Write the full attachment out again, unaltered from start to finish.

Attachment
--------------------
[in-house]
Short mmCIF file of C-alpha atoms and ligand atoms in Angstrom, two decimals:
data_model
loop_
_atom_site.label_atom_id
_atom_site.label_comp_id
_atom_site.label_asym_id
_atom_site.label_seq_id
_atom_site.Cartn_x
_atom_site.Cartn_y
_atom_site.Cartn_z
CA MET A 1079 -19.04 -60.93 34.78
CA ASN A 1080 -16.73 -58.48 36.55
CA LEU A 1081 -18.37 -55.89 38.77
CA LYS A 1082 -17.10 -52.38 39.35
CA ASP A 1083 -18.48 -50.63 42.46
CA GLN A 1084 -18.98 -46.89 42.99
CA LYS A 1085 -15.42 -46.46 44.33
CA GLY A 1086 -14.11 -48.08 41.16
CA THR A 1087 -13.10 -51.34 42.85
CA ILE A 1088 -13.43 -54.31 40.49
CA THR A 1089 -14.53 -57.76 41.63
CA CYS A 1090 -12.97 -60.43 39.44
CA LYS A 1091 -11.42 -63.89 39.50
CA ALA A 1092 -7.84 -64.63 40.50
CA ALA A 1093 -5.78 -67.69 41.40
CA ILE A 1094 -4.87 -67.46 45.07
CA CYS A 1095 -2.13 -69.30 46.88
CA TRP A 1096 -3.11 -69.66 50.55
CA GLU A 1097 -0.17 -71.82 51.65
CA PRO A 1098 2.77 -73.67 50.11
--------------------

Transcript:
[in-house]
Short mmCIF file of C-alpha atoms and ligand atoms in Angstrom, two decimals:
data_model
loop_
_atom_site.label_atom_id
_atom_site.label_comp_id
_atom_site.label_asym_id
_atom_site.label_seq_id
_atom_site.Cartn_x
_atom_site.Cartn_y
_atom_site.Cartn_z
CA MET A 1079 -19.04 -60.93 34.78
CA ASN A 1080 -16.73 -58.48 36.55
CA LEU A 1081 -18.37 -55.89 38.77
CA LYS A 1082 -17.10 -52.38 39.35
CA ASP A 1083 -18.48 -50.63 42.46
CA GLN A 1084 -18.98 -46.89 42.99
CA LYS A 1085 -15.42 -46.46 44.33
CA GLY A 1086 -14.11 -48.08 41.16
CA THR A 1087 -13.10 -51.34 42.85
CA ILE A 1088 -13.43 -54.31 40.49
CA THR A 1089 -14.53 -57.76 41.63
CA CYS A 1090 -12.97 -60.43 39.44
CA LYS A 1091 -11.42 -63.89 39.50
CA ALA A 1092 -7.84 -64.63 40.50
CA ALA A 1093 -5.78 -67.69 41.40
CA ILE A 1094 -4.87 -67.46 45.07
CA CYS A 1095 -2.13 -69.30 46.88
CA TRP A 1096 -3.11 -69.66 50.55
CA GLU A 1097 -0.17 -71.82 51.65
CA PRO A 1098 2.77 -73.67 50.11